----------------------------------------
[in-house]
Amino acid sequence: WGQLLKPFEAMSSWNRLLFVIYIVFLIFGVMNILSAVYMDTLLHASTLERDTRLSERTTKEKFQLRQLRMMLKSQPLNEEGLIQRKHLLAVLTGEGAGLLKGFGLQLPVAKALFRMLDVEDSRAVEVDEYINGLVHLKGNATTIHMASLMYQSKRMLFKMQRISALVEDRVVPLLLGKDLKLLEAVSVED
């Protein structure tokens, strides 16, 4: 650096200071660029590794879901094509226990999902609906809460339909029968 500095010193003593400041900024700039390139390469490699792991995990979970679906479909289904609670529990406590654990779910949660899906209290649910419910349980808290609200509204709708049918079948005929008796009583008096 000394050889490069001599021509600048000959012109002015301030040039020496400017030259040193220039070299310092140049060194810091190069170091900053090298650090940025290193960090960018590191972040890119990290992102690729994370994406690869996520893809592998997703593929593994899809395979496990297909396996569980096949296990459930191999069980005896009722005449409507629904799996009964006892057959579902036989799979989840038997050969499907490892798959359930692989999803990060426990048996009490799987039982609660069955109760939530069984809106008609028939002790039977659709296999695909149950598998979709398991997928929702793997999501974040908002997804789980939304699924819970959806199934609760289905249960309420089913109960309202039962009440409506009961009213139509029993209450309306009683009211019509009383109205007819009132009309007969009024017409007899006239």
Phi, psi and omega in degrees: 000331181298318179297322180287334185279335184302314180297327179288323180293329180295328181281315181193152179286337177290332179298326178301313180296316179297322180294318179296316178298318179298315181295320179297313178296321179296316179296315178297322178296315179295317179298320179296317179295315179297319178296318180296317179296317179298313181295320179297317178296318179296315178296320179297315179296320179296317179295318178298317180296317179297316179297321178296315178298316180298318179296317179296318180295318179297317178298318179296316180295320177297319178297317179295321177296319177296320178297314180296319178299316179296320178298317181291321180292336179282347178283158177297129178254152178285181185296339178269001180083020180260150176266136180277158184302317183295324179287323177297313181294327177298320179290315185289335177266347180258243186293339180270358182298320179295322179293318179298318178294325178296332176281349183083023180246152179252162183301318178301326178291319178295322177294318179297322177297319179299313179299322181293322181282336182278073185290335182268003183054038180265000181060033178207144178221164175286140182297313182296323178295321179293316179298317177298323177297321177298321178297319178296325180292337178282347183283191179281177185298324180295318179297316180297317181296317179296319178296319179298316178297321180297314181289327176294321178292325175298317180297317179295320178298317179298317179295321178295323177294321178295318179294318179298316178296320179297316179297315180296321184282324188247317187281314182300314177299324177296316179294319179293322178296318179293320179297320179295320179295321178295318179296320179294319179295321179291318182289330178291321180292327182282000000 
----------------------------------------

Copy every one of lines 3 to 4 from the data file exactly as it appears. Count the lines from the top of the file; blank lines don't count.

């Protein structure tokens, strides 16, 4: 650096200071660029590794879901094509226990999902609906809460339909029968 500095010193003593400041900024700039390139390469490699792991995990979970679906479909289904609670529990406590654990779910949660899906209290649910419910349980808290609200509204709708049918079948005929008796009583008096 000394050889490069001599021509600048000959012109002015301030040039020496400017030259040193220039070299310092140049060194810091190069170091900053090298650090940025290193960090960018590191972040890119990290992102690729994370994406690869996520893809592998997703593929593994899809395979496990297909396996569980096949296990459930191999069980005896009722005449409507629904799996009964006892057959579902036989799979989840038997050969499907490892798959359930692989999803990060426990048996009490799987039982609660069955109760939530069984809106008609028939002790039977659709296999695909149950598998979709398991997928929702793997999501974040908002997804789980939304699924819970959806199934609760289905249960309420089913109960309202039962009440409506009961009213139509029993209450309306009683009211019509009383109205007819009132009309007969009024017409007899006239």
Phi, psi and omega in degrees: 000331181298318179297322180287334185279335184302314180297327179288323180293329180295328181281315181193152179286337177290332179298326178301313180296316179297322180294318179296316178298318179298315181295320179297313178296321179296316179296315178297322178296315179295317179298320179296317179295315179297319178296318180296317179296317179298313181295320179297317178296318179296315178296320179297315179296320179296317179295318178298317180296317179297316179297321178296315178298316180298318179296317179296318180295318179297317178298318179296316180295320177297319178297317179295321177296319177296320178297314180296319178299316179296320178298317181291321180292336179282347178283158177297129178254152178285181185296339178269001180083020180260150176266136180277158184302317183295324179287323177297313181294327177298320179290315185289335177266347180258243186293339180270358182298320179295322179293318179298318178294325178296332176281349183083023180246152179252162183301318178301326178291319178295322177294318179297322177297319179299313179299322181293322181282336182278073185290335182268003183054038180265000181060033178207144178221164175286140182297313182296323178295321179293316179298317177298323177297321177298321178297319178296325180292337178282347183283191179281177185298324180295318179297316180297317181296317179296319178296319179298316178297321180297314181289327176294321178292325175298317180297317179295320178298317179298317179295321178295323177294321178295318179294318179298316178296320179297316179297315180296321184282324188247317187281314182300314177299324177296316179294319179293322178296318179293320179297320179295320179295321178295318179296320179294319179295321179291318182289330178291321180292327182282000000 